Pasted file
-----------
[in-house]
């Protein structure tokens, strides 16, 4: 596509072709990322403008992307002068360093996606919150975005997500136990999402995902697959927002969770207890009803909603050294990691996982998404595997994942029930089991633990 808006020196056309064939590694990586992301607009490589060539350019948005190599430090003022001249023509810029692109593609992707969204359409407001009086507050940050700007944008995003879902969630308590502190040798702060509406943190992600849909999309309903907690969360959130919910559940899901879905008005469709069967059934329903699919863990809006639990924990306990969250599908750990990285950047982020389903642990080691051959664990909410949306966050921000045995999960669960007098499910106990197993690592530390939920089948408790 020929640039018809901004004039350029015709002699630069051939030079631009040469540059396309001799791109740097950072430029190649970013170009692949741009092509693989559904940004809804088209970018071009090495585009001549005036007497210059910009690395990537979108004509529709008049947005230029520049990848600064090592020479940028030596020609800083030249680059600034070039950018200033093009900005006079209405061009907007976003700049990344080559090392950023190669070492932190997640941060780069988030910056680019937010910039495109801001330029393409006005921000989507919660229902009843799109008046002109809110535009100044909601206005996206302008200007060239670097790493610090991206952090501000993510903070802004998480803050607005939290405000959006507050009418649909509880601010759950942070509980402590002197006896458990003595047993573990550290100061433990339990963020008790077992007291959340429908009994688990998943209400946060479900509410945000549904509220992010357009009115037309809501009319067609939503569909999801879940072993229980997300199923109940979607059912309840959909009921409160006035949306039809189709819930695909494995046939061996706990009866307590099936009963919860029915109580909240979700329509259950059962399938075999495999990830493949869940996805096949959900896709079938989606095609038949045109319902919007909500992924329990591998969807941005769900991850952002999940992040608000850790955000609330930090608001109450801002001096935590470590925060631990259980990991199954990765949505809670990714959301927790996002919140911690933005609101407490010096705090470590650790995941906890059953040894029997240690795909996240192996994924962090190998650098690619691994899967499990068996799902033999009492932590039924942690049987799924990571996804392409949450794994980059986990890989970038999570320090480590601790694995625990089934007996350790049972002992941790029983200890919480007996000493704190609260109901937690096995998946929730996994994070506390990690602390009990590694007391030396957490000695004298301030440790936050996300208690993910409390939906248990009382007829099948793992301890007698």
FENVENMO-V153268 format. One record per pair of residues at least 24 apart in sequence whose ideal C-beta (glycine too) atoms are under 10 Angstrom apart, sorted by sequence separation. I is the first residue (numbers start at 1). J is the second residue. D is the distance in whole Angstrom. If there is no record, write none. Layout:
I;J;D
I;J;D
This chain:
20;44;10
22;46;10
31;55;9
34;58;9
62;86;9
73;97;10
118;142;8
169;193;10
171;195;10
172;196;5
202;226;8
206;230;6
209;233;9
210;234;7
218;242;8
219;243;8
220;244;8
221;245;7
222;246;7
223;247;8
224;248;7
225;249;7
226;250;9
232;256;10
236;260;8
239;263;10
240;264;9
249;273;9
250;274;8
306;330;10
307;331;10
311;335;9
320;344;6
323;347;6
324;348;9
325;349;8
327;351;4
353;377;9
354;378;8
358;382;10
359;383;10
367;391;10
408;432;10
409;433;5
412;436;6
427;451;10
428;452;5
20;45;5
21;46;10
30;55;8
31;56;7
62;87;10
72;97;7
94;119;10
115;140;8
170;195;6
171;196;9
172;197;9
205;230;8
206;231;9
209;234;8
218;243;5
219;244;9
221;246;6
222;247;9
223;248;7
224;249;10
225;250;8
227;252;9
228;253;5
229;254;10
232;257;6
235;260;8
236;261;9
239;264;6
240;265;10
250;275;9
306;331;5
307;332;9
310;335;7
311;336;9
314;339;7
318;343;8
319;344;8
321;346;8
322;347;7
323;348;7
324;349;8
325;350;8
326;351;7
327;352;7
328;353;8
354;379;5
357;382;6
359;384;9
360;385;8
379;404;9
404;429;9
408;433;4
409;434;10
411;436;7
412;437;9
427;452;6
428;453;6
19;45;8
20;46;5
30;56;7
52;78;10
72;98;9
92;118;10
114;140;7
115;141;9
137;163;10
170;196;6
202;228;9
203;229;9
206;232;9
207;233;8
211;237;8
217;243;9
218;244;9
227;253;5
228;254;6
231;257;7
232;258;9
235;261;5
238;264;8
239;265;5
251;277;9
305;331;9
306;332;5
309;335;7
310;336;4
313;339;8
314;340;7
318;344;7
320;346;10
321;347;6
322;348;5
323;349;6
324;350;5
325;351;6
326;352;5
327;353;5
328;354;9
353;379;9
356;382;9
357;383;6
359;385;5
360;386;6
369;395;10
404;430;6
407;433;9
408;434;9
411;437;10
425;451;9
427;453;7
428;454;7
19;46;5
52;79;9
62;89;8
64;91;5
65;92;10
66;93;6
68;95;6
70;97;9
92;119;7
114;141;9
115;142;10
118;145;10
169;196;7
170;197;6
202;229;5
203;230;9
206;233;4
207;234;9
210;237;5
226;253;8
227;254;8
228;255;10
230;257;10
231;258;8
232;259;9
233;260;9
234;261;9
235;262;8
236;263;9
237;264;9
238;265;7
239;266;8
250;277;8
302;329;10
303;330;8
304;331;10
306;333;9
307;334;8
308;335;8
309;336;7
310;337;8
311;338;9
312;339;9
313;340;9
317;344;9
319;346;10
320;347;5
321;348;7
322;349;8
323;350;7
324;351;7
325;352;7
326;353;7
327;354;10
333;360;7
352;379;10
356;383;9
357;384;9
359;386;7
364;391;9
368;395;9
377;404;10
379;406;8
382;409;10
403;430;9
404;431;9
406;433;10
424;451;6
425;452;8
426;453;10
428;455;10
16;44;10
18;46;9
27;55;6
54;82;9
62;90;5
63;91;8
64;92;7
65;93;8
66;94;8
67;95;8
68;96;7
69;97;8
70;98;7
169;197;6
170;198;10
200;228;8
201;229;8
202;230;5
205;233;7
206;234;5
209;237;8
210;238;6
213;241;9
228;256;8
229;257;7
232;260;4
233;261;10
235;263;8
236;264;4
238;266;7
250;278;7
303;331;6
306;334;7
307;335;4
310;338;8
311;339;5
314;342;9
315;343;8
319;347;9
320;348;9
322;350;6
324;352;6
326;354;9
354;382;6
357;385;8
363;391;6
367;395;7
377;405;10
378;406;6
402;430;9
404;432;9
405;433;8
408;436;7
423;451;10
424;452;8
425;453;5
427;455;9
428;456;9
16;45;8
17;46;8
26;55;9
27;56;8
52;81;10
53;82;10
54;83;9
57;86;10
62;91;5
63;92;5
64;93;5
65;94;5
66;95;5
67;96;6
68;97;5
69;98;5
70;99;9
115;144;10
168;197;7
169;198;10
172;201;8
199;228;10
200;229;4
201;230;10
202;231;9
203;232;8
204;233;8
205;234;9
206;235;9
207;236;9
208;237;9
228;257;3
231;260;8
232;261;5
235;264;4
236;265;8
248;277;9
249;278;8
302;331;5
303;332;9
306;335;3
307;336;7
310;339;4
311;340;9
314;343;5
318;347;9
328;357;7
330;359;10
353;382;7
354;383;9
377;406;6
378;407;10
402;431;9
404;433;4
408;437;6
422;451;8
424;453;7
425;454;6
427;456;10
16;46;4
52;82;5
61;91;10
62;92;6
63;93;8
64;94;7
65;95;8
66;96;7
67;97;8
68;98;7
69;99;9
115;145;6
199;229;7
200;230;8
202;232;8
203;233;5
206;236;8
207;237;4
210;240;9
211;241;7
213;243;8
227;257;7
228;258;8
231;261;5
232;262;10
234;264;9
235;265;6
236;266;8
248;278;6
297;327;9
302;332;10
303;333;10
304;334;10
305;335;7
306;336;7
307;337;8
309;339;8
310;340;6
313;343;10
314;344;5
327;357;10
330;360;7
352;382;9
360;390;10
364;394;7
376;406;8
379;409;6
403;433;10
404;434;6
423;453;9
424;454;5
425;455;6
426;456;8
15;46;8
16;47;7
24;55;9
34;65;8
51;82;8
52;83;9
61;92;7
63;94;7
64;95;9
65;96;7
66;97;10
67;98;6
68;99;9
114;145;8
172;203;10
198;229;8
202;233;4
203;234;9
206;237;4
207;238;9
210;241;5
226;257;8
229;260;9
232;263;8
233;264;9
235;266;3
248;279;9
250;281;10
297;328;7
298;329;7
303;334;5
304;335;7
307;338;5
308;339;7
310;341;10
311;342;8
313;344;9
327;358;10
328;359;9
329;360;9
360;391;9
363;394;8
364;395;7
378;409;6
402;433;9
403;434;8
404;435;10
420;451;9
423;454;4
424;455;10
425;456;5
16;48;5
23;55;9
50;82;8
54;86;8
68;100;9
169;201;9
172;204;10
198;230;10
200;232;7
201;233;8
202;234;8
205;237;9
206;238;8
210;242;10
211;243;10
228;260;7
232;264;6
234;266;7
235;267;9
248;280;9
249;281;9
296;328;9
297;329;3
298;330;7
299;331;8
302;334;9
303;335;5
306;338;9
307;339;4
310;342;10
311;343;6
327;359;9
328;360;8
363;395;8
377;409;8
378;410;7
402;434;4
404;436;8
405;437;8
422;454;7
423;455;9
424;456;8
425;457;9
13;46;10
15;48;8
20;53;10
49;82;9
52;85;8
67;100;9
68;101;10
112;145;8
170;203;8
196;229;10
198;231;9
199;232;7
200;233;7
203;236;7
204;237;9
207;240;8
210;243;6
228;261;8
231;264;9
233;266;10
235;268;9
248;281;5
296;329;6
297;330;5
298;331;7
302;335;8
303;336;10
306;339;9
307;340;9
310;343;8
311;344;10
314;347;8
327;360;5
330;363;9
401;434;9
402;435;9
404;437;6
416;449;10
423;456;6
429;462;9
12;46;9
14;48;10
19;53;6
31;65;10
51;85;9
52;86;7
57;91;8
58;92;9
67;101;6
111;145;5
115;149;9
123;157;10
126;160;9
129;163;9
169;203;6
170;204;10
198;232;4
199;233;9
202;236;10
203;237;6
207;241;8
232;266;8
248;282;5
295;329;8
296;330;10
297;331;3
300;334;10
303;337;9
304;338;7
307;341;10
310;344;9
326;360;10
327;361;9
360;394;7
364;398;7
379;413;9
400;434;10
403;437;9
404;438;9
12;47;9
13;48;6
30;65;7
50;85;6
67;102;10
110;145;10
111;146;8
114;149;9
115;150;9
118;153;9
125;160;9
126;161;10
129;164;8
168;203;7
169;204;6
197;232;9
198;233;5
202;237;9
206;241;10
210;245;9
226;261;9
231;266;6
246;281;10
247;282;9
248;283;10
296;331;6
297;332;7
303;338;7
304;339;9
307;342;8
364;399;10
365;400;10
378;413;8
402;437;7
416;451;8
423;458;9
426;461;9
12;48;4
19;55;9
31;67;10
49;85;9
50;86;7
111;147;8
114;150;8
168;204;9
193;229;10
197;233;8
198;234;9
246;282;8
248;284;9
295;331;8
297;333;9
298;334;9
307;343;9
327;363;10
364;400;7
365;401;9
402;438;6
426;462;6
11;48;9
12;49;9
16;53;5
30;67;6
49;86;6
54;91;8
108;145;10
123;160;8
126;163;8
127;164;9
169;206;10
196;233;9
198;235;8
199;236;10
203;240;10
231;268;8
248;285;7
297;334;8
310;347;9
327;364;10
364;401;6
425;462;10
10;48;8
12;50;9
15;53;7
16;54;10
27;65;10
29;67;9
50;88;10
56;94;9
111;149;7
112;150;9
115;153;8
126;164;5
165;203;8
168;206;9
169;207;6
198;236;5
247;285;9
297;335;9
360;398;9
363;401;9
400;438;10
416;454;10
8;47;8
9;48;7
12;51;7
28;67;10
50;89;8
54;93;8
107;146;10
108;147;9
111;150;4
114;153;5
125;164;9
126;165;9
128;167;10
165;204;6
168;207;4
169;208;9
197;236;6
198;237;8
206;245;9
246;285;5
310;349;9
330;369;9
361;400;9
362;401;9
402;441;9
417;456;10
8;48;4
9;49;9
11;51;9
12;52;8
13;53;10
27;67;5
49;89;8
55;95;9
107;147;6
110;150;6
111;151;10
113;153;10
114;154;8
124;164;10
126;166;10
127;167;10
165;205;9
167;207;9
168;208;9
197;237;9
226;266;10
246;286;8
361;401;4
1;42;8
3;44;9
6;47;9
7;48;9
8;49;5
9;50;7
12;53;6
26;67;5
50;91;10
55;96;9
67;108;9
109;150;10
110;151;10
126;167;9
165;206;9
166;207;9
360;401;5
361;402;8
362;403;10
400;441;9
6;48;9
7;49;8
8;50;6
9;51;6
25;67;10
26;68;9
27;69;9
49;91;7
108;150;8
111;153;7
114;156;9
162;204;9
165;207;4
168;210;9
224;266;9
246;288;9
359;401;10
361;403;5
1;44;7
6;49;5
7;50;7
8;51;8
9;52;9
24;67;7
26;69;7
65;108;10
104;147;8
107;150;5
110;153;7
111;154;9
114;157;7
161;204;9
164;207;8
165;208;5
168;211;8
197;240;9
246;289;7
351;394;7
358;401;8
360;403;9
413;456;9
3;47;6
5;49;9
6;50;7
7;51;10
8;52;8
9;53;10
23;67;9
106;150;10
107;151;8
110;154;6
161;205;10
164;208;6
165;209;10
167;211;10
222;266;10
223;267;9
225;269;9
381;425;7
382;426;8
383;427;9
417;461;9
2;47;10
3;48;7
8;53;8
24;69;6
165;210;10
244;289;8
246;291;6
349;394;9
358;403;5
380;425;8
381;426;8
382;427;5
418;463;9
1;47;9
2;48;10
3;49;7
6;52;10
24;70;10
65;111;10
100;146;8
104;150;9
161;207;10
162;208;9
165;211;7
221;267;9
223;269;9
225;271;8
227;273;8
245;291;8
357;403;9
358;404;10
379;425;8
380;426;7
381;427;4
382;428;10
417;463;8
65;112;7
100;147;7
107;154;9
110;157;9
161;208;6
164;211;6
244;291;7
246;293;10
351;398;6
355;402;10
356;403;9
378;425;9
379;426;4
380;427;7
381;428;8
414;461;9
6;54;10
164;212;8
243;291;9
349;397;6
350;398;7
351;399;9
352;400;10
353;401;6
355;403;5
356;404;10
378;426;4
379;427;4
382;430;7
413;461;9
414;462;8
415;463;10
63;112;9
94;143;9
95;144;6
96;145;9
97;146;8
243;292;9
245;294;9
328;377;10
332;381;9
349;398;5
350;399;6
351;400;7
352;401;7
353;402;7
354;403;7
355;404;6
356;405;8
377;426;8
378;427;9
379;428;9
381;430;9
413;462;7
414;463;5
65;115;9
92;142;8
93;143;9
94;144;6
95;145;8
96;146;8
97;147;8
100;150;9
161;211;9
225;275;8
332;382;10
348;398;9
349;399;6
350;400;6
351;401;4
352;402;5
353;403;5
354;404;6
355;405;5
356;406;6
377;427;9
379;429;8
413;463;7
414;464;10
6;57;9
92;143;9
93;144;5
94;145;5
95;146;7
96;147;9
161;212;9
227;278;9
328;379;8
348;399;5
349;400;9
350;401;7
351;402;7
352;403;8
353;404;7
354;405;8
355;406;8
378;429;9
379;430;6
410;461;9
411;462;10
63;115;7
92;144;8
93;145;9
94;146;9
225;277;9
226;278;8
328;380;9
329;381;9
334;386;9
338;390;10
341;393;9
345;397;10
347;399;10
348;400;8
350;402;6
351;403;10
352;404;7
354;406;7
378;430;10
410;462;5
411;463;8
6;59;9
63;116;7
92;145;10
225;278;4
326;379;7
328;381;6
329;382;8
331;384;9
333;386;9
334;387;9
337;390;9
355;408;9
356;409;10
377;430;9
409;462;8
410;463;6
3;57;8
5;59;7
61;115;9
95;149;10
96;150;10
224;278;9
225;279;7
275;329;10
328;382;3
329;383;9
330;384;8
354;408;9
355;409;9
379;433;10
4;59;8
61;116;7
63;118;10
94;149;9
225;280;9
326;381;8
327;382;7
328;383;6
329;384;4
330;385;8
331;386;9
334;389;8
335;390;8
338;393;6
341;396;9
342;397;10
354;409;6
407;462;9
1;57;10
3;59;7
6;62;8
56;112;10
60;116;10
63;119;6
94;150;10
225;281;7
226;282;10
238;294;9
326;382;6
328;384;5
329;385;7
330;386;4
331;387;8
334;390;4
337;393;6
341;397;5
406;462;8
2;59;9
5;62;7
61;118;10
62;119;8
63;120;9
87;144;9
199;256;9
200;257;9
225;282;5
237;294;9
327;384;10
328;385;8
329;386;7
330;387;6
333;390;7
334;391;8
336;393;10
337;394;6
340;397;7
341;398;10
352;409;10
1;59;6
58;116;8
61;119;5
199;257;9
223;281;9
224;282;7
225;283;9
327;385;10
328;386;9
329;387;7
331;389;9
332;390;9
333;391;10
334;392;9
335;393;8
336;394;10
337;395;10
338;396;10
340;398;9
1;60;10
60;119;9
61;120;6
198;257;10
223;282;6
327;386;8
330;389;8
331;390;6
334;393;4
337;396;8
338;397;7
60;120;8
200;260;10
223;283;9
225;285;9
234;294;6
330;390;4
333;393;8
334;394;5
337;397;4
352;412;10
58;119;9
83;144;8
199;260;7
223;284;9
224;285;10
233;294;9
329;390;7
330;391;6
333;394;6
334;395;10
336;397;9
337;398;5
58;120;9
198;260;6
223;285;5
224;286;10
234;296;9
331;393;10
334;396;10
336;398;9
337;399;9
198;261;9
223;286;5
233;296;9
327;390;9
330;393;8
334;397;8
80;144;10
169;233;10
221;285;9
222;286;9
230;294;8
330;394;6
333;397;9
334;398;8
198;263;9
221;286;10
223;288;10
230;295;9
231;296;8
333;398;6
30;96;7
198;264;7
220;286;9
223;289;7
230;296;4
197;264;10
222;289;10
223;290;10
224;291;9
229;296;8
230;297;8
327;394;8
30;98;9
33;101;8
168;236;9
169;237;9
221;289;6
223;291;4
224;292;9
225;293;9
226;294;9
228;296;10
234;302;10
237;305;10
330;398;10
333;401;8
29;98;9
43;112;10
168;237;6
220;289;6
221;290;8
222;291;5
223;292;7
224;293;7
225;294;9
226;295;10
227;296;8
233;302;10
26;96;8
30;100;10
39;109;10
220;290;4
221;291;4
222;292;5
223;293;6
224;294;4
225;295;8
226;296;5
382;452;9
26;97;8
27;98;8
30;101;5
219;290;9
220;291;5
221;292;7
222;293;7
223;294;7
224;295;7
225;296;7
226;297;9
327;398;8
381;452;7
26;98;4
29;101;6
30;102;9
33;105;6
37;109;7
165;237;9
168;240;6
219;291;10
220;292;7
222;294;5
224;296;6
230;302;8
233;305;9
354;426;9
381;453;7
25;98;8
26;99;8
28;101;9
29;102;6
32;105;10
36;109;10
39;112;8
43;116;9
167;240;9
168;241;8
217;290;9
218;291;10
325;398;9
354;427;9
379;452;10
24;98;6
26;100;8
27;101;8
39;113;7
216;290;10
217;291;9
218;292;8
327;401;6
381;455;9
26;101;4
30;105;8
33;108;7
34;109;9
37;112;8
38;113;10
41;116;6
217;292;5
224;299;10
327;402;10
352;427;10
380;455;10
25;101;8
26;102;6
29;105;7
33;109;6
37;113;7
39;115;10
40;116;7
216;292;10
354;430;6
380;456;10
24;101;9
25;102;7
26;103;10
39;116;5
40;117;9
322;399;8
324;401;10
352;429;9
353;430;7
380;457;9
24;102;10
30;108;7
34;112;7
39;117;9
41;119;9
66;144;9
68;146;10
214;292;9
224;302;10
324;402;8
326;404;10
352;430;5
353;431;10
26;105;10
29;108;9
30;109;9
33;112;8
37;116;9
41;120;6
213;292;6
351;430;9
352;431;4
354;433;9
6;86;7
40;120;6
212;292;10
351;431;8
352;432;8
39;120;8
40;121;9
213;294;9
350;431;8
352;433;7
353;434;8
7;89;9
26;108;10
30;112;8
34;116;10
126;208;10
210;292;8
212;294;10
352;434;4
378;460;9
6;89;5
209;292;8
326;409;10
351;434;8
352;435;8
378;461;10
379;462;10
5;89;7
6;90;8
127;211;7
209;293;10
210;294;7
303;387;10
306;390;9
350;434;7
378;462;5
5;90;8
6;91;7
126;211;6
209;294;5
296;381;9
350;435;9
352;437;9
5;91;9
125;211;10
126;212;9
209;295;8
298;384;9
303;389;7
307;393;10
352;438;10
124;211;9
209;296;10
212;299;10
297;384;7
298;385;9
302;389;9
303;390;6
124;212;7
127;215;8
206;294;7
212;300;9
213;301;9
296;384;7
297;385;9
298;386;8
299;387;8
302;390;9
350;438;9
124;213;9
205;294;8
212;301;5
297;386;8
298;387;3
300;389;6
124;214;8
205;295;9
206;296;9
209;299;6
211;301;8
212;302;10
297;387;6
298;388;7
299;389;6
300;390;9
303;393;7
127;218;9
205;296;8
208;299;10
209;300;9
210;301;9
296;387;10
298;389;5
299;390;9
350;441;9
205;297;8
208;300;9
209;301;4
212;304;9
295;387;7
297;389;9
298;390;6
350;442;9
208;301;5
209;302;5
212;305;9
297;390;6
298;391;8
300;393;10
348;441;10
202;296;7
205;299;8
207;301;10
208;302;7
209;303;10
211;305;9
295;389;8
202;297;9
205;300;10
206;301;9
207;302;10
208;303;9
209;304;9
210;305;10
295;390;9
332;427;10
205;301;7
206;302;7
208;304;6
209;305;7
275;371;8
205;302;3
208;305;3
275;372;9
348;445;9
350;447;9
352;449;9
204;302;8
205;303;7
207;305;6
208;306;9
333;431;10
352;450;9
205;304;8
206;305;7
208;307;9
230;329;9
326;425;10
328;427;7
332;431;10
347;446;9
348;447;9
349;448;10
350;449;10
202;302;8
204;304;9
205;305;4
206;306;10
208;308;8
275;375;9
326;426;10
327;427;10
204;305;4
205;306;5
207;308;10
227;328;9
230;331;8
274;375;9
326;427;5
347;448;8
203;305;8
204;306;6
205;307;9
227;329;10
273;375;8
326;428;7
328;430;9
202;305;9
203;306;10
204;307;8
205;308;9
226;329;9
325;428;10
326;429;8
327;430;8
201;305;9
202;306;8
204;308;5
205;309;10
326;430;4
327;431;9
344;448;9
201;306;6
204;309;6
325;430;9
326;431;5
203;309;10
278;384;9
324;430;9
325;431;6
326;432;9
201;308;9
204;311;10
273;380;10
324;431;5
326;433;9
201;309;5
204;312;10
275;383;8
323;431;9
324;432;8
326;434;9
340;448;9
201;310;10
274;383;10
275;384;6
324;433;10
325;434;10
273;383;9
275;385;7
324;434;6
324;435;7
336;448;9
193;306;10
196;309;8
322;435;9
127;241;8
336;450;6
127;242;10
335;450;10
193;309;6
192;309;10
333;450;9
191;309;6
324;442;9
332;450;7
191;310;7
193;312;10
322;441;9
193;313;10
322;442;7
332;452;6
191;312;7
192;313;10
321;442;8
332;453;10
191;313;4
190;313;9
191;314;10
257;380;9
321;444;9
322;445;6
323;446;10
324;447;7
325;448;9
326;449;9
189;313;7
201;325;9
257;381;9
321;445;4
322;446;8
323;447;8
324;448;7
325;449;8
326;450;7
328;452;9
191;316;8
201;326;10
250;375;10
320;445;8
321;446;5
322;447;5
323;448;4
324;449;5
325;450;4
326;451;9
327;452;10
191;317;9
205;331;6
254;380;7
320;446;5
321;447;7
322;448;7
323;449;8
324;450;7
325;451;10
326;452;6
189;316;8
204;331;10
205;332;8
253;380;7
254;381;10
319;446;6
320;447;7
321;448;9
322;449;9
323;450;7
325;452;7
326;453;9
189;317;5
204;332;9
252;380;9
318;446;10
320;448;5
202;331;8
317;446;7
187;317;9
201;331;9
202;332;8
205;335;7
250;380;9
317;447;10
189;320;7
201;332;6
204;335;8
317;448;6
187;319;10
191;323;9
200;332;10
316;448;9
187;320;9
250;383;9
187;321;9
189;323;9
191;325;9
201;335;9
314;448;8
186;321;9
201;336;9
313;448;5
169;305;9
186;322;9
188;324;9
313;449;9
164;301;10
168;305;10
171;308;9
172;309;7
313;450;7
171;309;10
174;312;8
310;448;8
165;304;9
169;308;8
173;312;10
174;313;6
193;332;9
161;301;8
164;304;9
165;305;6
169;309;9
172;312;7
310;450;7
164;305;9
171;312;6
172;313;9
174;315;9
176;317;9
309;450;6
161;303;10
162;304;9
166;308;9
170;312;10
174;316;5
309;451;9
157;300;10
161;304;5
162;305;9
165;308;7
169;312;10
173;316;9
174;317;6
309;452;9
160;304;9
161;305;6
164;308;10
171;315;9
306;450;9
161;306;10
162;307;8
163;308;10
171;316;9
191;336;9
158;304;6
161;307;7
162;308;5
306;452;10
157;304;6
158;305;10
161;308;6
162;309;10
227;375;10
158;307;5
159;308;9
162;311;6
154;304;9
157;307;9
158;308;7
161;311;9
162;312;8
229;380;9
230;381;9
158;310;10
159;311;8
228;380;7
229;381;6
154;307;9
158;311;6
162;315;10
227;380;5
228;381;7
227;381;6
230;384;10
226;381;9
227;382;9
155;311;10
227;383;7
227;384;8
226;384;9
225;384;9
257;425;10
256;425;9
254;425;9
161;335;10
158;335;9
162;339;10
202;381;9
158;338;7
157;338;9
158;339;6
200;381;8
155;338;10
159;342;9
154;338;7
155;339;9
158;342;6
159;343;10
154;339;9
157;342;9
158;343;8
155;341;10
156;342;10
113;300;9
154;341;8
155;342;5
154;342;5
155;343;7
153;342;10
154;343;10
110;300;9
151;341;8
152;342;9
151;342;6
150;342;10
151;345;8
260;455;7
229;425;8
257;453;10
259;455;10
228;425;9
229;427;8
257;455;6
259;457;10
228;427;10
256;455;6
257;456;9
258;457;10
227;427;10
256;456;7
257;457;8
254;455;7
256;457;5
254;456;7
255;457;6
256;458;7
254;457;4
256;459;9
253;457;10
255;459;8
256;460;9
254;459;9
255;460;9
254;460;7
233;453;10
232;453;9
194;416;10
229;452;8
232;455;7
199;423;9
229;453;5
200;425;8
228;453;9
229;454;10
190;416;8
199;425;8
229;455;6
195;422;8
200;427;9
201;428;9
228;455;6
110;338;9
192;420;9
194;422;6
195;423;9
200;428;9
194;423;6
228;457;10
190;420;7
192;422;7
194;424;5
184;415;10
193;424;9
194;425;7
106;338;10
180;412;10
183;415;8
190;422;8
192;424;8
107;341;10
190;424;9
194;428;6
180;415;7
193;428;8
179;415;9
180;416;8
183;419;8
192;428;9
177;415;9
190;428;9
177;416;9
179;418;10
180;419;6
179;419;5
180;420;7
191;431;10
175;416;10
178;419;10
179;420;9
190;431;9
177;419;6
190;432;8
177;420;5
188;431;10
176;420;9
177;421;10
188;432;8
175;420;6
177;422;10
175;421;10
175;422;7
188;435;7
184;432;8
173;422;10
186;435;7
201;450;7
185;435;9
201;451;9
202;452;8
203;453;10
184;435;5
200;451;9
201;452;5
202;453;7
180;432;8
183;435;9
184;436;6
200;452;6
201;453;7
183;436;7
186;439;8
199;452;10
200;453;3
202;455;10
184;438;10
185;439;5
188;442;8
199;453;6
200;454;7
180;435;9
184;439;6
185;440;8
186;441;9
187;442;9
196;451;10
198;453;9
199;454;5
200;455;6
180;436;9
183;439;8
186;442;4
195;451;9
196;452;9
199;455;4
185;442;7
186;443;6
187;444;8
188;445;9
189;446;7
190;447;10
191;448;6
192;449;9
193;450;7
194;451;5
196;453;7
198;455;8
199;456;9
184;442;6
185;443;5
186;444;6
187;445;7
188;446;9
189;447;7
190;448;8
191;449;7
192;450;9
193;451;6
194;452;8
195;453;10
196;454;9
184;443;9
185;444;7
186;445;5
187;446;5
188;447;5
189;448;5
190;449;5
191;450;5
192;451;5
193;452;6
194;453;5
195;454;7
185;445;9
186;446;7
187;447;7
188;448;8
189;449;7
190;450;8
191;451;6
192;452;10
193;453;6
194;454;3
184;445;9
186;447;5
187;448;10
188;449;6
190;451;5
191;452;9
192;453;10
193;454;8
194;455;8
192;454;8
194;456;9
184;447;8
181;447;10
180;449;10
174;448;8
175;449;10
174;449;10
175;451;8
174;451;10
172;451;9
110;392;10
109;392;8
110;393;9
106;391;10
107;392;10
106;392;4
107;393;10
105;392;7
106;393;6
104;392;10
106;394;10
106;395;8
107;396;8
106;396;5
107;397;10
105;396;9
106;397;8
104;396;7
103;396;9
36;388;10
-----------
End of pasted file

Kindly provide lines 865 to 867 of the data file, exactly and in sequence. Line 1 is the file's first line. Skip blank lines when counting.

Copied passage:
6;54;10
164;212;8
243;291;9